Cognitive reflection has been shown to be an important trait which is correlated with the propensity to: take risks, delay gratification, and form accurate beliefs about others’ behavior. However, previous research has not cleanly identified whether reflective thinkers make ‘better’ decisions than intuitive thinkers, since inferences of decision quality are confounded by inferences regarding risk preferences, time preferences, and beliefs. We directly test for differences in decision quality between reflective thinkers and intuitive thinkers in both individual and strategic decisions using a design which makes it possible to objectively rank risky and strategic choices, independent of one’s attitudes toward risk or one’s beliefs about the strategic sophistication or altruism of other decision makers. Employing a lottery choice task involving a dominant and a dominated alternative, and implementing multiple rounds of a second price auction, we find that the tendency to cognitively reflect has strong predictive power across domains (reasoning tasks, choices between lotteries, bidding behavior in auctions), and across time (as the tasks were administered on separate dates). In particular, the same subjects who engaged in reflective thinking on simple reasoning problems were also more likely to choose optimally in the lottery choice task and to bid closer to the dominant strategy equilibrium in second price auctions. We also find that experience helps to narrow the gap in performance between reflective and intuitive thinkers.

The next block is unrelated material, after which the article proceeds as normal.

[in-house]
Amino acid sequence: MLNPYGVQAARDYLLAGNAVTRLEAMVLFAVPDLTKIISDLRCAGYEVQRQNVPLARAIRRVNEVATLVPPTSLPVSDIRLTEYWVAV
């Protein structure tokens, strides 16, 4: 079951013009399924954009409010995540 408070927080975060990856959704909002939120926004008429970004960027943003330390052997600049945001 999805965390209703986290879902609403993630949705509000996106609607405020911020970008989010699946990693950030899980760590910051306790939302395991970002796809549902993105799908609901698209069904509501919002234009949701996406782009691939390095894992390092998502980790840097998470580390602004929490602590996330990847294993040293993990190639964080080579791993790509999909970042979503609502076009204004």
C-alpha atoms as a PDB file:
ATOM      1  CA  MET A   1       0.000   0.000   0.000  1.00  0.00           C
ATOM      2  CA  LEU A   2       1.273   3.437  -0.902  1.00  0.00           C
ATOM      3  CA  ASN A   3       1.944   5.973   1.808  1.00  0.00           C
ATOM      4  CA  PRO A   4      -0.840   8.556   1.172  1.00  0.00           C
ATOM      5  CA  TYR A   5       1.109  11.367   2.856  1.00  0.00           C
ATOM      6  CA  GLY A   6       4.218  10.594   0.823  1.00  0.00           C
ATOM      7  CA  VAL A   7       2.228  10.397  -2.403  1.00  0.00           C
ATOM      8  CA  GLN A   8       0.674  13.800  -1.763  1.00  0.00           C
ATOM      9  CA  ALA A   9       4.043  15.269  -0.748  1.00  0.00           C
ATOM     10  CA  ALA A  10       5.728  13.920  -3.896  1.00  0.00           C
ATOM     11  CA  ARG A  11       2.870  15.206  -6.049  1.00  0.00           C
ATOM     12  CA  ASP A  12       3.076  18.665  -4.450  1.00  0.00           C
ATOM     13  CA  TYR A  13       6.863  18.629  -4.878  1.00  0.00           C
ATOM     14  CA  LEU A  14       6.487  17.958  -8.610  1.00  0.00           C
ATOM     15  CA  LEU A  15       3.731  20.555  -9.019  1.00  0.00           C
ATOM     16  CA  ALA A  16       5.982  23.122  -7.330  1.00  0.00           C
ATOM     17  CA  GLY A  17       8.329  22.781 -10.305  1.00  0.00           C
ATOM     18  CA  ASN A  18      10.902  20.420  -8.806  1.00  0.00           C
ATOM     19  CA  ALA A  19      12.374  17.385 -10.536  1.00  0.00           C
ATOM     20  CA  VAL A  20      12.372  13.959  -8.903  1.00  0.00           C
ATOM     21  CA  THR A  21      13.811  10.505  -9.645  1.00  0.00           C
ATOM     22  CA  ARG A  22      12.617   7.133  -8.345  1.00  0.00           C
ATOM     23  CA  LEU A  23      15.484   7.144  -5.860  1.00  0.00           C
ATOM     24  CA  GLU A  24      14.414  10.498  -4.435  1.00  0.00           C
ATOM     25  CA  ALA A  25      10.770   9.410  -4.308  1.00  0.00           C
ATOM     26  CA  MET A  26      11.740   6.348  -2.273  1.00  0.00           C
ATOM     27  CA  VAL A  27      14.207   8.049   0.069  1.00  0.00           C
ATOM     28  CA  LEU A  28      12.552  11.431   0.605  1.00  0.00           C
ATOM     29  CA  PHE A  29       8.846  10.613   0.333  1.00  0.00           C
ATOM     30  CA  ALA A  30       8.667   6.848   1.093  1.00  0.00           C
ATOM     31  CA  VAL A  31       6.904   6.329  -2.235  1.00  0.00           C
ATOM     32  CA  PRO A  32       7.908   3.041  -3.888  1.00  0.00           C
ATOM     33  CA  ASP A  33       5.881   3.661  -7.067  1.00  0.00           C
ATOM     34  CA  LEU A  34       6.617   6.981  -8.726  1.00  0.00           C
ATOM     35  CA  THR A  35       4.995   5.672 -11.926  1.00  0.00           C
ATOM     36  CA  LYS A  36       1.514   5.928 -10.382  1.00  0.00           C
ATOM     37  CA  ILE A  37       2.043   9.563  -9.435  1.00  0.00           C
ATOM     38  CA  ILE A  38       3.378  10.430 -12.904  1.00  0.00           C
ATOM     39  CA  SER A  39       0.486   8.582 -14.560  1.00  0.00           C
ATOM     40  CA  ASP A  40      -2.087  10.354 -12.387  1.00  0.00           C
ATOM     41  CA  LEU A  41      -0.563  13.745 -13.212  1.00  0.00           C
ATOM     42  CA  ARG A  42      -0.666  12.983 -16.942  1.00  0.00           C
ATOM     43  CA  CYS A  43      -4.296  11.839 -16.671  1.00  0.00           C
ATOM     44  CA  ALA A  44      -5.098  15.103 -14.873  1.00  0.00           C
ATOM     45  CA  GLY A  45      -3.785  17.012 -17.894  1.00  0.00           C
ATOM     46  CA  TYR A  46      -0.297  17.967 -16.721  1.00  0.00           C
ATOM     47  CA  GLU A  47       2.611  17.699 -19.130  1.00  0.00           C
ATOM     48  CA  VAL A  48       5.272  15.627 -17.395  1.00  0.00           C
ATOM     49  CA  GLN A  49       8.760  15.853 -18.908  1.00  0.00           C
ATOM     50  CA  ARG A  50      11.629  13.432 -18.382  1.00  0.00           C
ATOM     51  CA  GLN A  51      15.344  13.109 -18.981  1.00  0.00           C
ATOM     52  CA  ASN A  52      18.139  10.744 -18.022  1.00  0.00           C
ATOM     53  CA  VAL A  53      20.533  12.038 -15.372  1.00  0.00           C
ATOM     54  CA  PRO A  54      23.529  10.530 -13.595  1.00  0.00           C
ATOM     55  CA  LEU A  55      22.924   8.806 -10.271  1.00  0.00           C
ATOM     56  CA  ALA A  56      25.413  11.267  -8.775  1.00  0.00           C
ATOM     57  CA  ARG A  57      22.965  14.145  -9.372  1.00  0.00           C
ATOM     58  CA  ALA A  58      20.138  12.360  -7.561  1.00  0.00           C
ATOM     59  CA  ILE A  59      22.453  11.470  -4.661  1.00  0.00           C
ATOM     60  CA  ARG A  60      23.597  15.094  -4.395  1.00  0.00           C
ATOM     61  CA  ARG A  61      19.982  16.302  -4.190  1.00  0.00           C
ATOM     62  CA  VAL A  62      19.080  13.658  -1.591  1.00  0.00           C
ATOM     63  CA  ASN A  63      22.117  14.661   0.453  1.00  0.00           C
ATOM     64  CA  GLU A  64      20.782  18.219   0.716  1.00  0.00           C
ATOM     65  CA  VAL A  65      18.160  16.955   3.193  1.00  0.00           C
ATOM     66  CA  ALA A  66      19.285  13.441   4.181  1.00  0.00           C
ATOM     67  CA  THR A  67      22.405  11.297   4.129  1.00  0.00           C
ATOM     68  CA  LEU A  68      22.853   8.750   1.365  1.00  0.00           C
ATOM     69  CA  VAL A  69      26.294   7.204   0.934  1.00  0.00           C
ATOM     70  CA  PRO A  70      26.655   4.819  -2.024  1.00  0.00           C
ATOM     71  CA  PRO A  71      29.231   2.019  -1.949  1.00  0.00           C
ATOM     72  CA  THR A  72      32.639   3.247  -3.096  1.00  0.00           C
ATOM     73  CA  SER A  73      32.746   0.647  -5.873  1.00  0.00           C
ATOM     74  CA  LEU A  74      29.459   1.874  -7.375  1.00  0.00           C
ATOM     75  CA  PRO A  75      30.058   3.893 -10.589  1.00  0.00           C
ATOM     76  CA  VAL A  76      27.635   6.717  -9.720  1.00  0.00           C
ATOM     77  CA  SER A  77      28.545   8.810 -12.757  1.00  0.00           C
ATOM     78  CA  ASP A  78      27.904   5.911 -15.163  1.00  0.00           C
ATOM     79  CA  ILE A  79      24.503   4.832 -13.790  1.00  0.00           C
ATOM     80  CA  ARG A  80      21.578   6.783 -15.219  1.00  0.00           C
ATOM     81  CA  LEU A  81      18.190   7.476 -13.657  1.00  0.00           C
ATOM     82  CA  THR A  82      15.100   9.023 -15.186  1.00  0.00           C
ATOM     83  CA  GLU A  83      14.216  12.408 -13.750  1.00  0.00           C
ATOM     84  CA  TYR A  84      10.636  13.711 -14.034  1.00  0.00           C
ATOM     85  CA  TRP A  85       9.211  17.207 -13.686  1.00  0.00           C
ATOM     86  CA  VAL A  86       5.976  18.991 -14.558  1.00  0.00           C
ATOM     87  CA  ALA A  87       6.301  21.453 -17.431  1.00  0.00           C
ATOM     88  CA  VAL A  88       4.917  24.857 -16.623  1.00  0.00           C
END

Schneider, M., & Porter, D. (2016). The effects of experience, choice architecture, and cognitive reflection in individual and strategic decisions. ESI Working Paper 16-24. Retrieved from http://digitalcommons.chapman.edu/esi_working_papers/202